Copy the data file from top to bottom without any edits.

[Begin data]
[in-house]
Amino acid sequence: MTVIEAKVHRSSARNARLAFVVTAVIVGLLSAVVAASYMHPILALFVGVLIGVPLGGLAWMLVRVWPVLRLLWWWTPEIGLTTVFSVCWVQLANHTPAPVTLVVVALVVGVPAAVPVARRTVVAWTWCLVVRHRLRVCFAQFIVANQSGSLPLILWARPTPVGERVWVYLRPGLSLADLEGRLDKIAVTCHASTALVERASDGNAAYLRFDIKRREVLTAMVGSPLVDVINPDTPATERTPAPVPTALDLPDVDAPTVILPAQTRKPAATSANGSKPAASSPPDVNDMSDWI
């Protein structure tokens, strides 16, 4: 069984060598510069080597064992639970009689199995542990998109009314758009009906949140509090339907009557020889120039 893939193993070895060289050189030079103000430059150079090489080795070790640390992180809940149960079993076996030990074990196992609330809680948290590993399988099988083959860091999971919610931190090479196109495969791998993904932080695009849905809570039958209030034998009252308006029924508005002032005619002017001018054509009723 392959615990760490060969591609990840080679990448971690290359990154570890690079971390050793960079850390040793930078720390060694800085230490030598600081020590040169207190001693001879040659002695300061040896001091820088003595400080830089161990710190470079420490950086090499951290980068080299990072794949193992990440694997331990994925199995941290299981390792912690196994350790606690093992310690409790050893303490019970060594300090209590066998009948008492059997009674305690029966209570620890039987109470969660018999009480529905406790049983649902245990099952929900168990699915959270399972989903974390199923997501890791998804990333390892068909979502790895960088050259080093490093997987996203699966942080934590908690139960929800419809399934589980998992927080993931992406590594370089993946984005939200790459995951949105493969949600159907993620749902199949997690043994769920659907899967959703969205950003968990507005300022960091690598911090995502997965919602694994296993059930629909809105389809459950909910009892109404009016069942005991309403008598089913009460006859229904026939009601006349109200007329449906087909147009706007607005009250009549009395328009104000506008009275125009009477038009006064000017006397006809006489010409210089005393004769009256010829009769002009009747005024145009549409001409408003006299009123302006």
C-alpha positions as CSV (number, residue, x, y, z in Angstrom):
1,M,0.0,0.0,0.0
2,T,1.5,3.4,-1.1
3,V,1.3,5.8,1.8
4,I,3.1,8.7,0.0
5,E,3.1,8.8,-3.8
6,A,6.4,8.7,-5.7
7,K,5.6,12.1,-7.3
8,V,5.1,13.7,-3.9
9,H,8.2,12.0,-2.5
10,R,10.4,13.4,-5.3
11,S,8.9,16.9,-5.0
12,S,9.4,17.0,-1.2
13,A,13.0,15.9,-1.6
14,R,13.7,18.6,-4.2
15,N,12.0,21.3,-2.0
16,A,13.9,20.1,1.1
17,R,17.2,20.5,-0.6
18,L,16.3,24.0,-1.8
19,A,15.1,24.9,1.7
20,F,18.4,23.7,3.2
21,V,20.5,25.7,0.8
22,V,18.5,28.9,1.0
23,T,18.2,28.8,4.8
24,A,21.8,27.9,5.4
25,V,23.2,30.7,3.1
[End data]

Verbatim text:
[in-house]
Amino acid sequence: MTVIEAKVHRSSARNARLAFVVTAVIVGLLSAVVAASYMHPILALFVGVLIGVPLGGLAWMLVRVWPVLRLLWWWTPEIGLTTVFSVCWVQLANHTPAPVTLVVVALVVGVPAAVPVARRTVVAWTWCLVVRHRLRVCFAQFIVANQSGSLPLILWARPTPVGERVWVYLRPGLSLADLEGRLDKIAVTCHASTALVERASDGNAAYLRFDIKRREVLTAMVGSPLVDVINPDTPATERTPAPVPTALDLPDVDAPTVILPAQTRKPAATSANGSKPAASSPPDVNDMSDWI
């Protein structure tokens, strides 16, 4: 069984060598510069080597064992639970009689199995542990998109009314758009009906949140509090339907009557020889120039 893939193993070895060289050189030079103000430059150079090489080795070790640390992180809940149960079993076996030990074990196992609330809680948290590993399988099988083959860091999971919610931190090479196109495969791998993904932080695009849905809570039958209030034998009252308006029924508005002032005619002017001018054509009723 392959615990760490060969591609990840080679990448971690290359990154570890690079971390050793960079850390040793930078720390060694800085230490030598600081020590040169207190001693001879040659002695300061040896001091820088003595400080830089161990710190470079420490950086090499951290980068080299990072794949193992990440694997331990994925199995941290299981390792912690196994350790606690093992310690409790050893303490019970060594300090209590066998009948008492059997009674305690029966209570620890039987109470969660018999009480529905406790049983649902245990099952929900168990699915959270399972989903974390199923997501890791998804990333390892068909979502790895960088050259080093490093997987996203699966942080934590908690139960929800419809399934589980998992927080993931992406590594370089993946984005939200790459995951949105493969949600159907993620749902199949997690043994769920659907899967959703969205950003968990507005300022960091690598911090995502997965919602694994296993059930629909809105389809459950909910009892109404009016069942005991309403008598089913009460006859229904026939009601006349109200007329449906087909147009706007607005009250009549009395328009104000506008009275125009009477038009006064000017006397006809006489010409210089005393004769009256010829009769002009009747005024145009549409001409408003006299009123302006």
C-alpha positions as CSV (number, residue, x, y, z in Angstrom):
1,M,0.0,0.0,0.0
2,T,1.5,3.4,-1.1
3,V,1.3,5.8,1.8
4,I,3.1,8.7,0.0
5,E,3.1,8.8,-3.8
6,A,6.4,8.7,-5.7
7,K,5.6,12.1,-7.3
8,V,5.1,13.7,-3.9
9,H,8.2,12.0,-2.5
10,R,10.4,13.4,-5.3
11,S,8.9,16.9,-5.0
12,S,9.4,17.0,-1.2
13,A,13.0,15.9,-1.6
14,R,13.7,18.6,-4.2
15,N,12.0,21.3,-2.0
16,A,13.9,20.1,1.1
17,R,17.2,20.5,-0.6
18,L,16.3,24.0,-1.8
19,A,15.1,24.9,1.7
20,F,18.4,23.7,3.2
21,V,20.5,25.7,0.8
22,V,18.5,28.9,1.0
23,T,18.2,28.8,4.8
24,A,21.8,27.9,5.4
25,V,23.2,30.7,3.1